Finally, Velonews looks at the good doctor, a very forgiving lawyer and whether Vail is responsible for their jerk of a DA.

.………

My best wishes to you and yours for a very safe, healthy and happy holiday season.

Merry Christmas!

 

How to play in the street — Part 3: when not to ride

One more quick thought before we call it a day. Or a week.

Tomorrow marks the one year anniversary of the infamous Mandeville Canyon brake check, in which the good doctor sent two cyclists to the emergency room — a crime for which the accused has yet to be tried.

And it marks a full week after the L.A. Wheelman’s Grand Tour, in which Rod and Christian Armas were struck by an allegedly intoxicated hit-and-run driver, resulting in the death of the father and severe injuries to the 14-year old son.

Holidays offer a great opportunity to ride, but the risk on the roads remains, and often increases as more people hit the streets. Other people are likely to be focused on things besides the road and who they’re sharing it with — and just as likely to be frustrated by the traffic and crowds, and ready to take it out on the first innocent person who gets in their way.

Which could very well be you.

Add alcohol to the mix, and you’ve got a recipe for disaster.

My rule of thumb is to ride early in the day on holidays, especially ones that traditionally involve drinking — Christmas Eve, New Year’s Eve, St. Patrick’s Day, Memorial Day, Labor Day. And yes, the 4th of July.

Get out, ride, enjoy yourself. Just get back home before the crowds and traffic get out of control, and the people who’ve spent the day drinking decide to get behind the wheel.

And while riding a bike is a great way to glide past the inevitable traffic jams before and after the fireworks, be extra careful as you make your way through the streets tomorrow night. Wear bright clothing. Use every light, flasher and reflector you can find. And watch out for drivers who may not be watching out for you.

Because it only takes one mistake to ruin the celebration.

And I need all the readers I’ve got.

……….

Brayj takes the mayor to task for not putting his environmental money where his mouth is. Bob Mionske questions what good is a bicycle safety law if the police won’t enforce it. UCI releases confusing new equipment rules for the racing community. Evidently, the Twilight heartthrob knows his way around a bike, at least when it comes to walking it. San Francisco offers the 2009 bicycle plan — one that actually works, unlike some cities we could name. Idaho adds an entire section on cycling to the new driver’s education manual, while Boise creates a bike safety response team in reaction to a recent rash of deaths. A Colorado letter writer argues that bikes should pay a registration fee or be banned from narrow roadways. Finally, this year’s Le Tour kicks off Saturday, and for once, Lance isn’t a favorite.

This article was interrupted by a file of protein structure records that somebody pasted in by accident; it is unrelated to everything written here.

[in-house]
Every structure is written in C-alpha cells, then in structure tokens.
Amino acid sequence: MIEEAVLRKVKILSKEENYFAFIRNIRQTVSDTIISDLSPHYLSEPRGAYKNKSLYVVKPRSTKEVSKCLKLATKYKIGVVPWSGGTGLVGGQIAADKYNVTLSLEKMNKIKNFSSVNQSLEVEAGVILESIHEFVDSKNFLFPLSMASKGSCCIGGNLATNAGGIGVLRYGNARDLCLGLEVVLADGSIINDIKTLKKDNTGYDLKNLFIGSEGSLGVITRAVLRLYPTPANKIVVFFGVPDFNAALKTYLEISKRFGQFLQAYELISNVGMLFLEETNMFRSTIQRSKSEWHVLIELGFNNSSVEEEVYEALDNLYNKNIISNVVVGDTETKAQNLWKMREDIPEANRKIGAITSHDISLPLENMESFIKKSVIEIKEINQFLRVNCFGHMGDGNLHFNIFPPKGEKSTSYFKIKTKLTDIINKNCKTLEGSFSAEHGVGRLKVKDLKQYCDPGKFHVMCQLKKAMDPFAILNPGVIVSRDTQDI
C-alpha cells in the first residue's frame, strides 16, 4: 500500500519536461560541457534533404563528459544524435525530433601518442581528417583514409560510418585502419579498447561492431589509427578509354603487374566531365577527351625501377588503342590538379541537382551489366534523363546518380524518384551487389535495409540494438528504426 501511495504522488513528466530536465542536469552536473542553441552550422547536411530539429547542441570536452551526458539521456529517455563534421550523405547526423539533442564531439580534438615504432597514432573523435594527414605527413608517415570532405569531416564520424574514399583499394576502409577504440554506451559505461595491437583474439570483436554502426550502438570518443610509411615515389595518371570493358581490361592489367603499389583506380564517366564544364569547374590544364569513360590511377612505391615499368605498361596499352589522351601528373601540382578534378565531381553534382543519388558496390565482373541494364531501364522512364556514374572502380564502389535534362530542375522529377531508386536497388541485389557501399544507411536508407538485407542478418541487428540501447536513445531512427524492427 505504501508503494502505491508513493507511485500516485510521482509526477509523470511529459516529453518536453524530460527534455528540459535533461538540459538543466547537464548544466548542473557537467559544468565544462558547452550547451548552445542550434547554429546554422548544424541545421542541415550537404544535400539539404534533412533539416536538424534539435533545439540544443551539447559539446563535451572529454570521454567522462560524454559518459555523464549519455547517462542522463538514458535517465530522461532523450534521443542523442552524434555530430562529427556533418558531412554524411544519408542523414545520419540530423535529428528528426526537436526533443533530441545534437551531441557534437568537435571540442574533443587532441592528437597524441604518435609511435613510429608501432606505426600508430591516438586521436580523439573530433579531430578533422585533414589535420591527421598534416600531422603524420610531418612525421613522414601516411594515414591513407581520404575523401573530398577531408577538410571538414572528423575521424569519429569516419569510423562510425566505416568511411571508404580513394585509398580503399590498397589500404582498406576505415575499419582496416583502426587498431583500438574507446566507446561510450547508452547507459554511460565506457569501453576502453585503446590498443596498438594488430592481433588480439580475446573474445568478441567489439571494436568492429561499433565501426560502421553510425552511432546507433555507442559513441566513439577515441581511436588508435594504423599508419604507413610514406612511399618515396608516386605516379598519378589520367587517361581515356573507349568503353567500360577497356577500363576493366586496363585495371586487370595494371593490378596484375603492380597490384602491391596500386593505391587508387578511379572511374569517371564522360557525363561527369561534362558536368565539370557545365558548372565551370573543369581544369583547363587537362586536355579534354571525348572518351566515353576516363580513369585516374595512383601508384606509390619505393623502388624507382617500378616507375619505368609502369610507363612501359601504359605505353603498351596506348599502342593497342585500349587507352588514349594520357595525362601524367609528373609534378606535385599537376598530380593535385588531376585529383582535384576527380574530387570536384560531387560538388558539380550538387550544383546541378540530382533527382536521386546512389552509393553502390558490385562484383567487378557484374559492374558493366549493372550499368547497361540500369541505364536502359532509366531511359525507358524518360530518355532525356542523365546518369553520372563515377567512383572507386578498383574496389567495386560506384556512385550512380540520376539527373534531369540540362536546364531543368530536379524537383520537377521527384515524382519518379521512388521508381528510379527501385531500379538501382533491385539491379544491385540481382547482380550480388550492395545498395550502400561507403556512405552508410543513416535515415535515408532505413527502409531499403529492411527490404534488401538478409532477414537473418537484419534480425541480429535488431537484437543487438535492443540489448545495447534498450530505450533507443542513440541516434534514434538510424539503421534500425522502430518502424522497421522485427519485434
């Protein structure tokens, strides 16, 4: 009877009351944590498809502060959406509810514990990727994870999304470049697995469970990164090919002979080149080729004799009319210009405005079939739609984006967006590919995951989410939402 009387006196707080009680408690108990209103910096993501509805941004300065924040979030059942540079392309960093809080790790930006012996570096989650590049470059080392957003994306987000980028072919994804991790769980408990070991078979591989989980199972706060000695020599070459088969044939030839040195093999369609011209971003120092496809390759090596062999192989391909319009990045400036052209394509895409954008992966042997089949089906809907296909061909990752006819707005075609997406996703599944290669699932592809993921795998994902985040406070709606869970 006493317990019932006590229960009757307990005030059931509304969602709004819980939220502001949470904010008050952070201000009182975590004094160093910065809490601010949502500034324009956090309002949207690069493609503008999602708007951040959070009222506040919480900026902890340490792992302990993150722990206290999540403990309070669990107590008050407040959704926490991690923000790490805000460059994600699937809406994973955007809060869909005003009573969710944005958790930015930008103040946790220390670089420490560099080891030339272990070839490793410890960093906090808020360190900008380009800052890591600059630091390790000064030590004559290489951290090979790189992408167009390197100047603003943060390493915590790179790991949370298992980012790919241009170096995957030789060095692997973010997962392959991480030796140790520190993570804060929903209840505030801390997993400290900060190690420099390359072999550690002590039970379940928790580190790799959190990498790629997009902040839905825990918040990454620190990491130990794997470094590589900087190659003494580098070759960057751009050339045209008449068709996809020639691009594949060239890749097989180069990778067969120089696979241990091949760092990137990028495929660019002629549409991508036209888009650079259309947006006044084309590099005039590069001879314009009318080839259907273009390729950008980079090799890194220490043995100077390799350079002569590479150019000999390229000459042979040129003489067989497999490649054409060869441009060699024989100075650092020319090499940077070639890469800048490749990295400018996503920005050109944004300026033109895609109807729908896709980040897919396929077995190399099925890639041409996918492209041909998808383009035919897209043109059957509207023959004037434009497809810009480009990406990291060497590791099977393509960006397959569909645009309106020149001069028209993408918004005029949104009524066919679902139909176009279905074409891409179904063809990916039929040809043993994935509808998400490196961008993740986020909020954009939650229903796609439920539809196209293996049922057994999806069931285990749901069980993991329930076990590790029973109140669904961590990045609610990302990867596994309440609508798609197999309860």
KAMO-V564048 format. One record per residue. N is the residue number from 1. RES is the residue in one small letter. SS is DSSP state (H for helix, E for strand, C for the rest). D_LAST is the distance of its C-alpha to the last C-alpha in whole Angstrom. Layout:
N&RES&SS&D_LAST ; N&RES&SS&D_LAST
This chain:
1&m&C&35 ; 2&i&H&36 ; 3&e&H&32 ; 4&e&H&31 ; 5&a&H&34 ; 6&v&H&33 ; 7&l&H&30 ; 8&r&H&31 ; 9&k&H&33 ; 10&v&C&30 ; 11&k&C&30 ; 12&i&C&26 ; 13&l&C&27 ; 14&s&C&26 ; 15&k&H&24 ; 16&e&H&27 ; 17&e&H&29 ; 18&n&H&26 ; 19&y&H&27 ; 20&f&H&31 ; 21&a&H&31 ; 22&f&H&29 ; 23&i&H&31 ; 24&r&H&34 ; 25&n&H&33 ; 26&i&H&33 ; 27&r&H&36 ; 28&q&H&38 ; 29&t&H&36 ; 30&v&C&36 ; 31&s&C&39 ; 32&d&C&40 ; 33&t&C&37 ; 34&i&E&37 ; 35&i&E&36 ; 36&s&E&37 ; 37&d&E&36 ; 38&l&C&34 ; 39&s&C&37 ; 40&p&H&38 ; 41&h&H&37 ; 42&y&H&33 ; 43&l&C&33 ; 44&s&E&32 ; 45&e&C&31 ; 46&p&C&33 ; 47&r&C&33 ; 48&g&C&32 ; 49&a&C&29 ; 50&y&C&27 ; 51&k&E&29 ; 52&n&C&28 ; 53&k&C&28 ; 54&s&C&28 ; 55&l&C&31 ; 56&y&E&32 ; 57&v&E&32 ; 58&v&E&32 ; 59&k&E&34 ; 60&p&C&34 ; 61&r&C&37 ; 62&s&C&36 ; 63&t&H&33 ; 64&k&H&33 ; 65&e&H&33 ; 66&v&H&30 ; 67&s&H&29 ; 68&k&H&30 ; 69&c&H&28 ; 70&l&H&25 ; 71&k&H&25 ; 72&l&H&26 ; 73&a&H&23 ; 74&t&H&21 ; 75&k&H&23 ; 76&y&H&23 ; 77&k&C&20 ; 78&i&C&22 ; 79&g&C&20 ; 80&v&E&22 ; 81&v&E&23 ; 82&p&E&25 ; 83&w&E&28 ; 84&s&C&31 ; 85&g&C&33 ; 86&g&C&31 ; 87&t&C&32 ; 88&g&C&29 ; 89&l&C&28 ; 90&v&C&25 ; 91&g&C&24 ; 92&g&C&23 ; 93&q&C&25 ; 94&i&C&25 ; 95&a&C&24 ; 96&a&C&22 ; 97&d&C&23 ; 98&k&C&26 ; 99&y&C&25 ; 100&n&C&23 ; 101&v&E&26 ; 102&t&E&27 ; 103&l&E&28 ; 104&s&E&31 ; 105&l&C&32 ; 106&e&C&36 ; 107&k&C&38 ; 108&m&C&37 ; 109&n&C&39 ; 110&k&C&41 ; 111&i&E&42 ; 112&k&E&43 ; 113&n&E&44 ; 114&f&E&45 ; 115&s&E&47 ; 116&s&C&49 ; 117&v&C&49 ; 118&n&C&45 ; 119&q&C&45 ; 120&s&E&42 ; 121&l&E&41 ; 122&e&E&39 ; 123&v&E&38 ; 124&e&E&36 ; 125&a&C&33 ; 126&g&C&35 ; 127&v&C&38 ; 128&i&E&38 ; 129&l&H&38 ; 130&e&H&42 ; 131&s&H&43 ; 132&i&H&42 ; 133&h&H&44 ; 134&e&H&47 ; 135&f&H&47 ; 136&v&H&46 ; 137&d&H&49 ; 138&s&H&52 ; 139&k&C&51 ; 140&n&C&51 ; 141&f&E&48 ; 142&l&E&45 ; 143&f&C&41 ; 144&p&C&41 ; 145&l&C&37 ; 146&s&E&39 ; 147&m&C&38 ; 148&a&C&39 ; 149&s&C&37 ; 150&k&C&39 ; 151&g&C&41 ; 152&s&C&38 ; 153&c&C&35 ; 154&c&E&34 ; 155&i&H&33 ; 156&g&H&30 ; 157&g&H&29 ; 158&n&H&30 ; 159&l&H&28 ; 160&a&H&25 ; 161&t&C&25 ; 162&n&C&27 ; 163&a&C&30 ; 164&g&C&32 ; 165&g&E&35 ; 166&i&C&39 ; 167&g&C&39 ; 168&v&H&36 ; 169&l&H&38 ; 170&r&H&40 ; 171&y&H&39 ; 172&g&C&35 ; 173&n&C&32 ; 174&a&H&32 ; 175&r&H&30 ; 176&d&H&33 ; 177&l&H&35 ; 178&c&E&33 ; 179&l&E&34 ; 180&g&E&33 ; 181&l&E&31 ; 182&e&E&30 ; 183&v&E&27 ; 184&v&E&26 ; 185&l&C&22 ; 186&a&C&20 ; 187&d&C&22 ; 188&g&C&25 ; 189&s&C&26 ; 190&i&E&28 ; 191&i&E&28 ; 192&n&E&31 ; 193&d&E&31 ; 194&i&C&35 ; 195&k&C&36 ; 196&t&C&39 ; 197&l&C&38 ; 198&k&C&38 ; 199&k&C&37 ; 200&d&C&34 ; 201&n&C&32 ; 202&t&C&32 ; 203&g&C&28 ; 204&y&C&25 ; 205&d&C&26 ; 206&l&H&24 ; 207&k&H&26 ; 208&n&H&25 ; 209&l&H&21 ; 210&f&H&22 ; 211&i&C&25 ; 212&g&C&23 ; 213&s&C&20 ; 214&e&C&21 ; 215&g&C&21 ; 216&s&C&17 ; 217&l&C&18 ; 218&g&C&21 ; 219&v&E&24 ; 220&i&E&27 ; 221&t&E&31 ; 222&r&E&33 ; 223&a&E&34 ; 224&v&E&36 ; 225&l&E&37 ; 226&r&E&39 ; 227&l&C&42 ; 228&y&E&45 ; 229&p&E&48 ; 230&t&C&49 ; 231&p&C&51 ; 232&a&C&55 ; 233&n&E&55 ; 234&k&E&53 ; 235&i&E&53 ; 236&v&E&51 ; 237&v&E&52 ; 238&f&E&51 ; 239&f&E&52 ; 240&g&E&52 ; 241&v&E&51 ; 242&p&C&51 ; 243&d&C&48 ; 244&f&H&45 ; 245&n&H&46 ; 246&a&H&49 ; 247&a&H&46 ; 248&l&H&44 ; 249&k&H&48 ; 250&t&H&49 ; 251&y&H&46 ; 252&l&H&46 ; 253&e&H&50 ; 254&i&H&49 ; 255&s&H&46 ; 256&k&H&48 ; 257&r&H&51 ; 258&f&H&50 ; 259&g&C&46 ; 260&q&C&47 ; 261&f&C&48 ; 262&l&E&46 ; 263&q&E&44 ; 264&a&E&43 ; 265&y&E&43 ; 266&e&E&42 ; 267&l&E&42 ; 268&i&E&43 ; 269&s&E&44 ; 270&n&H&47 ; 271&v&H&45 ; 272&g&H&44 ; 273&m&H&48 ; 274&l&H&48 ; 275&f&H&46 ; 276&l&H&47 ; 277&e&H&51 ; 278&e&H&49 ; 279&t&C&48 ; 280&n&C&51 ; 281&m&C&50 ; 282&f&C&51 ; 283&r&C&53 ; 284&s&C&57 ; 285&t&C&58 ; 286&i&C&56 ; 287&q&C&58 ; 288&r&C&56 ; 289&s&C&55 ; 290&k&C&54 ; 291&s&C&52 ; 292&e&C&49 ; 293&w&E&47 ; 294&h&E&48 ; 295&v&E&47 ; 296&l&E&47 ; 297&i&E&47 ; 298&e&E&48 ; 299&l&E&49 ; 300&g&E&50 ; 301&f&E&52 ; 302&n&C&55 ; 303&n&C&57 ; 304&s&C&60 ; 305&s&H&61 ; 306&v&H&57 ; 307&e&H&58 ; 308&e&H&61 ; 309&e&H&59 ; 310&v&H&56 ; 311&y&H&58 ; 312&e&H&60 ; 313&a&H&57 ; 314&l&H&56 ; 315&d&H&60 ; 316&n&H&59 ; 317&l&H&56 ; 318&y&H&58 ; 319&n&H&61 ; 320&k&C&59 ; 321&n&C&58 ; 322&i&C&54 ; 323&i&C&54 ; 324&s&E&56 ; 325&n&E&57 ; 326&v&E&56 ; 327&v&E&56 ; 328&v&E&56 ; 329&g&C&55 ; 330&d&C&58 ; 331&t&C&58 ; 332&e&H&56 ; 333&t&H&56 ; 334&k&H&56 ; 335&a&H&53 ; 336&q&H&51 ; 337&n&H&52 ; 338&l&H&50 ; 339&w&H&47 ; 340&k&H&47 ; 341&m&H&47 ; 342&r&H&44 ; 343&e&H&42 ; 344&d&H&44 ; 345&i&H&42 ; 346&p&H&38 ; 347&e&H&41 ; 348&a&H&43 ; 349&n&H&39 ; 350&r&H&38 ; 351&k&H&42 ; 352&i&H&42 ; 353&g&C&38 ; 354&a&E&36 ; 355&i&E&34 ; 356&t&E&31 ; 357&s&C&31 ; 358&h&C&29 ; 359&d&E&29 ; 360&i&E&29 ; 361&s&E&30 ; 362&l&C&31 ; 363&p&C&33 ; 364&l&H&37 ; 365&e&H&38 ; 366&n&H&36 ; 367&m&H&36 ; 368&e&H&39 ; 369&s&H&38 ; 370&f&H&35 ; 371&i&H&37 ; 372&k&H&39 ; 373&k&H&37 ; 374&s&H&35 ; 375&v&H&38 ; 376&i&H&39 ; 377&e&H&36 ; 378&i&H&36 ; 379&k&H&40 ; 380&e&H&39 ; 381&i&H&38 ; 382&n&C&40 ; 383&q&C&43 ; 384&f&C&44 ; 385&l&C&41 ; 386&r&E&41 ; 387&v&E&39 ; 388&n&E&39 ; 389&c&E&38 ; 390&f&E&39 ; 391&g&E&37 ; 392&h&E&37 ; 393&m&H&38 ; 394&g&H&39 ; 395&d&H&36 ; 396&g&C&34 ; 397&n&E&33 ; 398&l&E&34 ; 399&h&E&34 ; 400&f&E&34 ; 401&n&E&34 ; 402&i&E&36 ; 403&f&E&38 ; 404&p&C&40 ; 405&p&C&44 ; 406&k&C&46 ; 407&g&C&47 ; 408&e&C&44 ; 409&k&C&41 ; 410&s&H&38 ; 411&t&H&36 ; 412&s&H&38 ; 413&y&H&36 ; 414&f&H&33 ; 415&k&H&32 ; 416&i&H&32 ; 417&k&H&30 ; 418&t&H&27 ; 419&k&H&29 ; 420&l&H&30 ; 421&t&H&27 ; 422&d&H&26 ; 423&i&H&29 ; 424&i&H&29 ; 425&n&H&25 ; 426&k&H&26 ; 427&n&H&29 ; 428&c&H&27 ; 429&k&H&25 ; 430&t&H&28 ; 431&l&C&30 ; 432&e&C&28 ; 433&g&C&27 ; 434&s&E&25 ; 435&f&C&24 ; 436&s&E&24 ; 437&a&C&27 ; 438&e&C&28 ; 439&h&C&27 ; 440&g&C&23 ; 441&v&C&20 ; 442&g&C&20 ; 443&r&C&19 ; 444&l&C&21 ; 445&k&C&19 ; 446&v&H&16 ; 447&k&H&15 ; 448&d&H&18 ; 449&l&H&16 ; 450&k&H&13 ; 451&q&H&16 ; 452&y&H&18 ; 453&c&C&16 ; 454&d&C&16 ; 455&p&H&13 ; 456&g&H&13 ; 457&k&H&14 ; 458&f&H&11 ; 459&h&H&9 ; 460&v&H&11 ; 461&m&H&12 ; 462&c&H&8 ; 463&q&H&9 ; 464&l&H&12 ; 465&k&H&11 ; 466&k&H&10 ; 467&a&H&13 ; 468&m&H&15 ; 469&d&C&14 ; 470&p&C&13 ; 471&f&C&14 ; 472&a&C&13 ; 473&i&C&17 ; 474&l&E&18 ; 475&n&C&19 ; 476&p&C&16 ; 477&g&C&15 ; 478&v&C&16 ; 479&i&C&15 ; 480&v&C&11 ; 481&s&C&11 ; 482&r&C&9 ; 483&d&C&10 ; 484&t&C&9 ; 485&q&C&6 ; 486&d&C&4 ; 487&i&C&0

How to play in the street — Part 2: riding defensively

Defensive riding means a lot more than just learning where — and where not — to ride.

The key is accepting that you can’t control what anyone else on the road is going to do. But there simple steps you can take to influence the situation and be prepared for whatever might happen. And help ensure that every ride is fun, safe and enjoyable.

Be bright

These days, bike shops are full of throw-back style jerseys in muted blacks and earth tones. But you will never, ever see me wearing one, no matter how stylish it may be, because what you wear on top makes a big difference in whether drivers actually notice you. Bold patterns and brilliant colors get more attention, and fire truck colors — bright reds, yellows and whites — work best. And oddly, my blue jersey seems to make me invisible.

Be seen

Always be aware of your position on the road — especially near intersections — to ensure that everyone on the road can see you. For instance, riding behind a large vehicle makes you invisible to oncoming traffic, and dramatically increases the risk of a car turning into your path without knowing you’re there. So either speed up to pass it, or slow down to increase the gap and make yourself seen. Always stop at the front of an intersection if you can do it safely. Never, ever ride in a driver’s blind spot. And follow this rule of thumb: if you can’t see the driver, assume the driver can’t see you.

Be obvious — especially after dark

Last fall, I found myself working onsite at a client’s office and driving home after dark every day. One evening, I saw a cyclist up ahead wearing a reflectorized orange safety vest and lit up like a Christmas tree with lights, reflectors and flashers. I thought he looked ridiculous. But the key is, I thought so from nearly three blocks away. And as I passed — safely, I might add — I realized it wasn’t about how he looked; it was getting home in one piece.